Joshua 24:1
 Then Joshua gathered all the tribes of Israel to Shechem and called for the elders of Israel, for their heads, for their judges, and for their officers; ... Now therefore, fear the Lord, serve Him in sincerity and in truth, and put away the gods which your fathers served on the other side of the River and in Egypt. Serve the Lord! And if it seems evil to you to serve the Lord, choose for yourselves this day whom you will serve, whether the gods which your fathers served that were on the other side of the River, or the gods of the Amorites, in whose land you dwell. But as for me and my house, we will serve the Lord. ... So Joshua made a covenant with the people that day, and made for them a statute and an ordinance in Shechem.    (NKJV)
Ezra 10:3
Now therefore, let us make a covenant with our God to put away all these wives and those who have been born to them, according to the advice of my master and of those who tremble at the commandment of our God; and let it be done according to the law.    (NKJV)
COVENANT, NEW
The Old, i.e., the covenant of law, with all its outward institutions and ritualistic services, is regarded as the Old because its full and formal ratification took place before the other. In germ the New Covenant (or that of grace) existed from the first; and partial exhibitions of it have been given all through the world's history. It was involved in the promise of recovery at the Fall.
Jeremiah 31:31-33
Behold, the days are coming, says the Lord, when I will make a new covenant with the house of Israel and with the house of Judah, [Luke 22:20; 1 Cor 11:25.]  Not according to the covenant which I made with their fathers in the day when I took them by the hand to bring them out of the land of Egypt, My covenant which they broke, although I was their Husband, says the Lord. But this is the covenant which I will make with the house of Israel: After those days, says the Lord, I will put My law within them, and on their hearts will I write it; and I will be their God, and they will be My people. (AMP)
Ezra 10:3
Now therefore, let us make a covenant with our God to put away all these wives and those who have been born to them, according to the advice of my master and of those who tremble at the commandment of our God; and let it be done according to the law.    (NKJV)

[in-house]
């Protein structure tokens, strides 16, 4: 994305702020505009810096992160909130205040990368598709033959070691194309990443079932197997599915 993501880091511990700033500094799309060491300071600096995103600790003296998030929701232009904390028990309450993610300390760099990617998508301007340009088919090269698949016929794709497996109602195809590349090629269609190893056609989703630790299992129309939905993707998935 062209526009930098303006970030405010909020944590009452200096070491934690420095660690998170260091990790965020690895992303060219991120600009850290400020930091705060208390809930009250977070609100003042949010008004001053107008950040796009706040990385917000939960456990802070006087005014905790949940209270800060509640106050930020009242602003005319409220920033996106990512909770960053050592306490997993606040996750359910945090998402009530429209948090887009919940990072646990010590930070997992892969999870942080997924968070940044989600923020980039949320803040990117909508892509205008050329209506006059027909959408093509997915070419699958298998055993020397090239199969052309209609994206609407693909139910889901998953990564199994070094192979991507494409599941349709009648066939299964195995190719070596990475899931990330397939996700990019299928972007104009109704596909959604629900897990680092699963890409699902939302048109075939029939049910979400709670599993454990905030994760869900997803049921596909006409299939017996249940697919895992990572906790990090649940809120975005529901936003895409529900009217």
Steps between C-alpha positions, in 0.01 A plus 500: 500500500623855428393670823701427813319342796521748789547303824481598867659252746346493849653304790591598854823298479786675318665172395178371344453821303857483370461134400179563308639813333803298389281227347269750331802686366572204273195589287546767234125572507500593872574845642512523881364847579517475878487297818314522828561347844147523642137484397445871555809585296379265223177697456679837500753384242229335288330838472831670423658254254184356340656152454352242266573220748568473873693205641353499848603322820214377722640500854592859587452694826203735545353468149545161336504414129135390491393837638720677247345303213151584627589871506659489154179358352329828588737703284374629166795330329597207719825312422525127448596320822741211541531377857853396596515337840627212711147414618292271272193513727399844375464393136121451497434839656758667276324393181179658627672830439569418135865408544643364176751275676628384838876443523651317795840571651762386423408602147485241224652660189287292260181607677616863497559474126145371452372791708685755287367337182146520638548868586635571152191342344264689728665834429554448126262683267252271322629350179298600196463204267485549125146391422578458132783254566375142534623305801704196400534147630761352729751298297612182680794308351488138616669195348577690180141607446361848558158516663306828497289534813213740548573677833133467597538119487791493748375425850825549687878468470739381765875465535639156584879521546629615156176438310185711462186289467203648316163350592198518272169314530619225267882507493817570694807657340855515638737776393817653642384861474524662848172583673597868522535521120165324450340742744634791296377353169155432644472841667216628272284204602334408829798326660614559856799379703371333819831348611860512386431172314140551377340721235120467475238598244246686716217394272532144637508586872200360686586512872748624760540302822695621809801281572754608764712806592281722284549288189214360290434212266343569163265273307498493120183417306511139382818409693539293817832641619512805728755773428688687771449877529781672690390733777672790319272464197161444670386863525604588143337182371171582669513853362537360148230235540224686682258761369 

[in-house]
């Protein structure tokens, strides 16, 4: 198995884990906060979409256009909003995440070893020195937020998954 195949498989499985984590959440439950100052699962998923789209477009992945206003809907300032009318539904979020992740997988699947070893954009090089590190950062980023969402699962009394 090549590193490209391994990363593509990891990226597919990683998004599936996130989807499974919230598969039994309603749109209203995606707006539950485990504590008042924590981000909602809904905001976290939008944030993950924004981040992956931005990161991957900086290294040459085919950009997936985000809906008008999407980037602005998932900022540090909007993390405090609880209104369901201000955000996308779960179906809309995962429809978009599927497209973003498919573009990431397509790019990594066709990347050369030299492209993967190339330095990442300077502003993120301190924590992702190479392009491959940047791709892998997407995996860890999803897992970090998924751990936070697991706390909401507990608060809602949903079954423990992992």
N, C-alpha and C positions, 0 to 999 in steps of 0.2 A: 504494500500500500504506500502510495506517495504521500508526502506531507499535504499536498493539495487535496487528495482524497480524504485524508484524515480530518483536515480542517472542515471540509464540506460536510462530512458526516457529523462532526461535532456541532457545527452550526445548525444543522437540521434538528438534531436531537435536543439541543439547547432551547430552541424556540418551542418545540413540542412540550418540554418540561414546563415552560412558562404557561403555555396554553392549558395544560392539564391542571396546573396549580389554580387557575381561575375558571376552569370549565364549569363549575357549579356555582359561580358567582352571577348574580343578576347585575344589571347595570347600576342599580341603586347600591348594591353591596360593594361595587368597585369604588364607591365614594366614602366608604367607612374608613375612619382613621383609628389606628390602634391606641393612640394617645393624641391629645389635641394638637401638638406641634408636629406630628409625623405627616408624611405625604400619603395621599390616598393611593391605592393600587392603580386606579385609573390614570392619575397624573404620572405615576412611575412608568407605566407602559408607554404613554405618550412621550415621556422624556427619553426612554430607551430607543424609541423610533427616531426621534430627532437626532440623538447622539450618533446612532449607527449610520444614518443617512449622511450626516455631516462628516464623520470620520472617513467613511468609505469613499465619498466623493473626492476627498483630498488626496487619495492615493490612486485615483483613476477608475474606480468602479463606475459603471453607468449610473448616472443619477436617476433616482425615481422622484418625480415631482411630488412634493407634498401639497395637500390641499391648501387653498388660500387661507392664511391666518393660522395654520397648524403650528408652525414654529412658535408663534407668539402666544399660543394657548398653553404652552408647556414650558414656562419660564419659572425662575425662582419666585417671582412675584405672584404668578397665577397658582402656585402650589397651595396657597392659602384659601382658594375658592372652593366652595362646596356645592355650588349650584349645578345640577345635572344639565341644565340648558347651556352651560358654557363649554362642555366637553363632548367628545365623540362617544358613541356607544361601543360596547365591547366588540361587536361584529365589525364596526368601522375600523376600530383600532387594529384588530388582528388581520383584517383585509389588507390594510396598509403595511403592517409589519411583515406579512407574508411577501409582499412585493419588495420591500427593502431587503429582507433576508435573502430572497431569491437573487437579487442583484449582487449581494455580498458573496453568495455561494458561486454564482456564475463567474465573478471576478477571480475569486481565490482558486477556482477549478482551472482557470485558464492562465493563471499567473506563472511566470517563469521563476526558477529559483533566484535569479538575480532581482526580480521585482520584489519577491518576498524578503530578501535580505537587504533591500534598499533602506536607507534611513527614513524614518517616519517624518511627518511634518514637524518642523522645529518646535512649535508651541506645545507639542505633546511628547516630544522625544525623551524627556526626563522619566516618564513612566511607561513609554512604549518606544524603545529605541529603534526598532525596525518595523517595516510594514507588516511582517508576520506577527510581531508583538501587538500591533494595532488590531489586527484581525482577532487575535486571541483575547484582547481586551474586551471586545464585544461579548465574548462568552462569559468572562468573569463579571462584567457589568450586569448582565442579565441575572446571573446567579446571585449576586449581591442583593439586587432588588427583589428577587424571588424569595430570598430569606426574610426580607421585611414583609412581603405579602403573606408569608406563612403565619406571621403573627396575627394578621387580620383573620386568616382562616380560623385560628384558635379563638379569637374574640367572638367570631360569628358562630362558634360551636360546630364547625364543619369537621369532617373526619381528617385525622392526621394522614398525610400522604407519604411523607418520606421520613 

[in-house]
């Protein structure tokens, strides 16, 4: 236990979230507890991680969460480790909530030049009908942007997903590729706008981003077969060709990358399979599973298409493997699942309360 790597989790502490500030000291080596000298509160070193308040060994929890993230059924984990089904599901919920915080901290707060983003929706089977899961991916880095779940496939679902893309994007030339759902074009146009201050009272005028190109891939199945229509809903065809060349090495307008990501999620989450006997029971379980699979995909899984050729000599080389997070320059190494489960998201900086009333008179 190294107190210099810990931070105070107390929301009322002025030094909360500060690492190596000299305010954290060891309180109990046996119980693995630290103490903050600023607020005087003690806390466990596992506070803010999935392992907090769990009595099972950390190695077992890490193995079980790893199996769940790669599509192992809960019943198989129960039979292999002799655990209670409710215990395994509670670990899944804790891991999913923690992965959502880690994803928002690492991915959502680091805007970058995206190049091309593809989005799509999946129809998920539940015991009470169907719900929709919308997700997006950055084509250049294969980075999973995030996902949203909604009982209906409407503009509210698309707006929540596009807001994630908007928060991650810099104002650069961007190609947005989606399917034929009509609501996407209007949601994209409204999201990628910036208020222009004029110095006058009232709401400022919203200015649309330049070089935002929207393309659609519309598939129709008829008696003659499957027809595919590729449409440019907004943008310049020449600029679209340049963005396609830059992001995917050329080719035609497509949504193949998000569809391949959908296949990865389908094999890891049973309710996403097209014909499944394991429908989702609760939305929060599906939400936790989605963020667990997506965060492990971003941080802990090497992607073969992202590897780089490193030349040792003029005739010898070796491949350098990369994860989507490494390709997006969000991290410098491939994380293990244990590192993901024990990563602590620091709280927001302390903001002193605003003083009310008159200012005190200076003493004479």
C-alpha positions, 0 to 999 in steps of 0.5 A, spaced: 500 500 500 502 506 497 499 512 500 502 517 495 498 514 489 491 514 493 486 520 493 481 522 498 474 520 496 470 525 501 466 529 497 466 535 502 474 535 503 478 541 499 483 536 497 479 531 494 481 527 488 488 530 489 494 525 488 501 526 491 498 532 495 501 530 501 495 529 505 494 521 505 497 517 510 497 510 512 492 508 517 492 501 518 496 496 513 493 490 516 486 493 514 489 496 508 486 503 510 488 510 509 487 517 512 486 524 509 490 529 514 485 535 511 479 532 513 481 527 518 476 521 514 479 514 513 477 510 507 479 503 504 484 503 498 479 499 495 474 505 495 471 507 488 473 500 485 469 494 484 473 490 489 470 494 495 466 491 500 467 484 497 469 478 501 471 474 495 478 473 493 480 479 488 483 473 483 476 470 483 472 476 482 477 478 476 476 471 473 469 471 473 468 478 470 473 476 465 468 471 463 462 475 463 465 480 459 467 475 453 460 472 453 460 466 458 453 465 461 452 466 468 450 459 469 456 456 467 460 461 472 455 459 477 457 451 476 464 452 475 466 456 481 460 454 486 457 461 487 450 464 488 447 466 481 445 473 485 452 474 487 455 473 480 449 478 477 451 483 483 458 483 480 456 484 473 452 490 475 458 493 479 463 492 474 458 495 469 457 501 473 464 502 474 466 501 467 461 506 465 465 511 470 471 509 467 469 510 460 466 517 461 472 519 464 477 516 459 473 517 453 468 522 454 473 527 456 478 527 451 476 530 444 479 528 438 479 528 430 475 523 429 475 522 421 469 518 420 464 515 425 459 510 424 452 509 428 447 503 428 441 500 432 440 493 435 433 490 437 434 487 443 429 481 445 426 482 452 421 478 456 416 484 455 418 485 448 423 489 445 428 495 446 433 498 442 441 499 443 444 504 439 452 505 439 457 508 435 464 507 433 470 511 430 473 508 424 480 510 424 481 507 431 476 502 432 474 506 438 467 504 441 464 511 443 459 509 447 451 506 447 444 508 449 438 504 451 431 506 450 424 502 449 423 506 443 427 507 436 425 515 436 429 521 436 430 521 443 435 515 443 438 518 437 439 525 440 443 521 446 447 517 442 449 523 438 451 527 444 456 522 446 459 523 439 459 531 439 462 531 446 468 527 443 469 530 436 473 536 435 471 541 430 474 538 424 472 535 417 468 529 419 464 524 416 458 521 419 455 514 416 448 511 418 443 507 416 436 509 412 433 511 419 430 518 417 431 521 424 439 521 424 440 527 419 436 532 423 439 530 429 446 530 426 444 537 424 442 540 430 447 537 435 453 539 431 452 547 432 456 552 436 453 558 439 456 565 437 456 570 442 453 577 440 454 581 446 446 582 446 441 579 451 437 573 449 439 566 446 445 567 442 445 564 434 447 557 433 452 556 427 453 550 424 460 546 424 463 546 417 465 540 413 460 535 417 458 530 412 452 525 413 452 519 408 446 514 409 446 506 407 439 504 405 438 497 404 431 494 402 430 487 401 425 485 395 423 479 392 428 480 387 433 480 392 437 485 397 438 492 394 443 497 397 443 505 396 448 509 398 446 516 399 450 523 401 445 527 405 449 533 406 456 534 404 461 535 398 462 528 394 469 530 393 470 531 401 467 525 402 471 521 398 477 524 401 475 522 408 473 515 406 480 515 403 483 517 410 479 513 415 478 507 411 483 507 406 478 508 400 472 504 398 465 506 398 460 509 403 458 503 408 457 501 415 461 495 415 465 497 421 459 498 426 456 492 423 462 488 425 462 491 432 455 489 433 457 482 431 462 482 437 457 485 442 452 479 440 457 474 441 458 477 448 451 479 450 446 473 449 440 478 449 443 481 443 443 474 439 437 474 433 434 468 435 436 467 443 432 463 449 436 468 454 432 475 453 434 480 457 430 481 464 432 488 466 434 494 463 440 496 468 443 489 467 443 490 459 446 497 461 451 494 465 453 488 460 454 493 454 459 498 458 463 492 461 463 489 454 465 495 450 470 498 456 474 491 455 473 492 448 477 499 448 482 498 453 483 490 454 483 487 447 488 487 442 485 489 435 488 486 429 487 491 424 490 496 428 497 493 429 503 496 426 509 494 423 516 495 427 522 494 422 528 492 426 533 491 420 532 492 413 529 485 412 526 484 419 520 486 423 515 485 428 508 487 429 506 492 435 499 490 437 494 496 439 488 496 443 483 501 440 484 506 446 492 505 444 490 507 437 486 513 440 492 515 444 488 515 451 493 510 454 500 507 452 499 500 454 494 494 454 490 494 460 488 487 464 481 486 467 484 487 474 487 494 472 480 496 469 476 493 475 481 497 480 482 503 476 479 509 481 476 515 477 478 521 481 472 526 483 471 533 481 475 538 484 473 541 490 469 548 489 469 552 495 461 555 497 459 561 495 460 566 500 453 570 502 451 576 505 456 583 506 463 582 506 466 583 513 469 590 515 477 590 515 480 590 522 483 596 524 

Luke 22:20
Likewise He also took the cup after supper, saying, "This cup is the new covenant in My blood, which is shed for you.    (NKJV)
1 Corinthians 11:25
In the same manner He also took the cup after supper, saying, "This cup is the new covenant in My blood. This do, as often as you drink it, in remembrance of Me."    (NKJV)
(From The New Unger's Bible Dictionary. Originally published by Moody Press of Chicago, Illinois. Copyright (c) 1988.)



WHAT  HAPPENED  TO  THEM?

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The Apostles

Andrew (John 1:35-40)
Brother of Peter, he preached the gospel to many Asian nations. At Patrae, in Greece, the governor of the country threatened him with death for preaching against the idols which he worshipped; but Andrew fearlessly continued to tell the people of Christ. He was therefore sentenced to be crucified on a cross made of two pieces of wood of equal length, the ends of which were fixed in the ground. He was fastened to it, not with nails, but with cords, so that his death might be more slow.

Bartholomew (Matthew 10:3; Mark 3:18; Luke 6:14)
He preached in several countries, performed many miracles, and healed various diseases. He translated Matthew's gospel into the language of several nations. The idolaters finally slew him, some say with the sword, others that he was beaten to death with clubs.

James the brother of John (Matthew 4:21-22; Mark 1:19-20; Luke 5:10-11)
James was the first of the apostles to meet a martyr's death. Herod Agrippa, when he was made governor of Judea by the Roman emperor Caligula, raised a persecution against the Christians, and especially singled out James as an object of his vengeance (Acts 12: 1, 2).